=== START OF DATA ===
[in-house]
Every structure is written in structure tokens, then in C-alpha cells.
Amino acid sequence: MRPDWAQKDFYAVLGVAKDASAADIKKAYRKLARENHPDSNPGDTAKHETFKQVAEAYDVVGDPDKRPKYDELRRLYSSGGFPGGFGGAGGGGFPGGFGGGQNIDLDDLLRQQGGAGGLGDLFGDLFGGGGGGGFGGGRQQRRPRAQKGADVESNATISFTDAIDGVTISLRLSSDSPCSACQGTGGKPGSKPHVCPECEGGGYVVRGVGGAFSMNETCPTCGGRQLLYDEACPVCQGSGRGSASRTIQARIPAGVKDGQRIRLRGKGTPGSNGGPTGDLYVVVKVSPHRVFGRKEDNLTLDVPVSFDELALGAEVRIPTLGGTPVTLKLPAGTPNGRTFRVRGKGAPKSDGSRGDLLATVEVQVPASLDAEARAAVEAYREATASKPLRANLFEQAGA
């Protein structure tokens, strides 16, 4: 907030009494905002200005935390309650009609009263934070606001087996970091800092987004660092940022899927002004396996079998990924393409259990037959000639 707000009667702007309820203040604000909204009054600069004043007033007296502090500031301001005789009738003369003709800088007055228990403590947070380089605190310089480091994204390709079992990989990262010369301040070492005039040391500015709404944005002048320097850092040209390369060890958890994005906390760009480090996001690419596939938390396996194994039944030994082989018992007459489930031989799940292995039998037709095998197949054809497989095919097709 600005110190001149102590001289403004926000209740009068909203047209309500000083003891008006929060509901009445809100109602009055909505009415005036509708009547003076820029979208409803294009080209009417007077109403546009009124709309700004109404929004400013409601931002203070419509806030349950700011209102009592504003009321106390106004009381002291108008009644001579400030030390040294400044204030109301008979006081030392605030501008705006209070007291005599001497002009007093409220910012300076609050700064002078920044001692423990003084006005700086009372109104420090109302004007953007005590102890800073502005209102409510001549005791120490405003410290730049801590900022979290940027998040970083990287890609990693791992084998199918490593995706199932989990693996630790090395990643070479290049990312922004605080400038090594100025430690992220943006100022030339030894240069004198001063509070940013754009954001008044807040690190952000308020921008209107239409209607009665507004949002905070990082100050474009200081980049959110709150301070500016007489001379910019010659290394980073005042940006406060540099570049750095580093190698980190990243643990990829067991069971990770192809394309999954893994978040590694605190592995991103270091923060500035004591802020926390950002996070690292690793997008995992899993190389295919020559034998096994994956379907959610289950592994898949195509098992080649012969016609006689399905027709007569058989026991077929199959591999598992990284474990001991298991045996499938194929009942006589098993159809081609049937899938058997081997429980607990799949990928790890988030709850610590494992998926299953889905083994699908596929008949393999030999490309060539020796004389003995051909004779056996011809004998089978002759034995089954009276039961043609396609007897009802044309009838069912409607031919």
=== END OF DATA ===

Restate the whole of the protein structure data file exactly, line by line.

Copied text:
[in-house]
Every structure is written in structure tokens, then in C-alpha cells.
Amino acid sequence: MRPDWAQKDFYAVLGVAKDASAADIKKAYRKLARENHPDSNPGDTAKHETFKQVAEAYDVVGDPDKRPKYDELRRLYSSGGFPGGFGGAGGGGFPGGFGGGQNIDLDDLLRQQGGAGGLGDLFGDLFGGGGGGGFGGGRQQRRPRAQKGADVESNATISFTDAIDGVTISLRLSSDSPCSACQGTGGKPGSKPHVCPECEGGGYVVRGVGGAFSMNETCPTCGGRQLLYDEACPVCQGSGRGSASRTIQARIPAGVKDGQRIRLRGKGTPGSNGGPTGDLYVVVKVSPHRVFGRKEDNLTLDVPVSFDELALGAEVRIPTLGGTPVTLKLPAGTPNGRTFRVRGKGAPKSDGSRGDLLATVEVQVPASLDAEARAAVEAYREATASKPLRANLFEQAGA
């Protein structure tokens, strides 16, 4: 907030009494905002200005935390309650009609009263934070606001087996970091800092987004660092940022899927002004396996079998990924393409259990037959000639 707000009667702007309820203040604000909204009054600069004043007033007296502090500031301001005789009738003369003709800088007055228990403590947070380089605190310089480091994204390709079992990989990262010369301040070492005039040391500015709404944005002048320097850092040209390369060890958890994005906390760009480090996001690419596939938390396996194994039944030994082989018992007459489930031989799940292995039998037709095998197949054809497989095919097709 600005110190001149102590001289403004926000209740009068909203047209309500000083003891008006929060509901009445809100109602009055909505009415005036509708009547003076820029979208409803294009080209009417007077109403546009009124709309700004109404929004400013409601931002203070419509806030349950700011209102009592504003009321106390106004009381002291108008009644001579400030030390040294400044204030109301008979006081030392605030501008705006209070007291005599001497002009007093409220910012300076609050700064002078920044001692423990003084006005700086009372109104420090109302004007953007005590102890800073502005209102409510001549005791120490405003410290730049801590900022979290940027998040970083990287890609990693791992084998199918490593995706199932989990693996630790090395990643070479290049990312922004605080400038090594100025430690992220943006100022030339030894240069004198001063509070940013754009954001008044807040690190952000308020921008209107239409209607009665507004949002905070990082100050474009200081980049959110709150301070500016007489001379910019010659290394980073005042940006406060540099570049750095580093190698980190990243643990990829067991069971990770192809394309999954893994978040590694605190592995991103270091923060500035004591802020926390950002996070690292690793997008995992899993190389295919020559034998096994994956379907959610289950592994898949195509098992080649012969016609006689399905027709007569058989026991077929199959591999598992990284474990001991298991045996499938194929009942006589098993159809081609049937899938058997081997429980607990799949990928790890988030709850610590494992998926299953889905083994699908596929008949393999030999490309060539020796004389003995051909004779056996011809004998089978002759034995089954009276039961043609396609007897009802044309009838069912409607031919």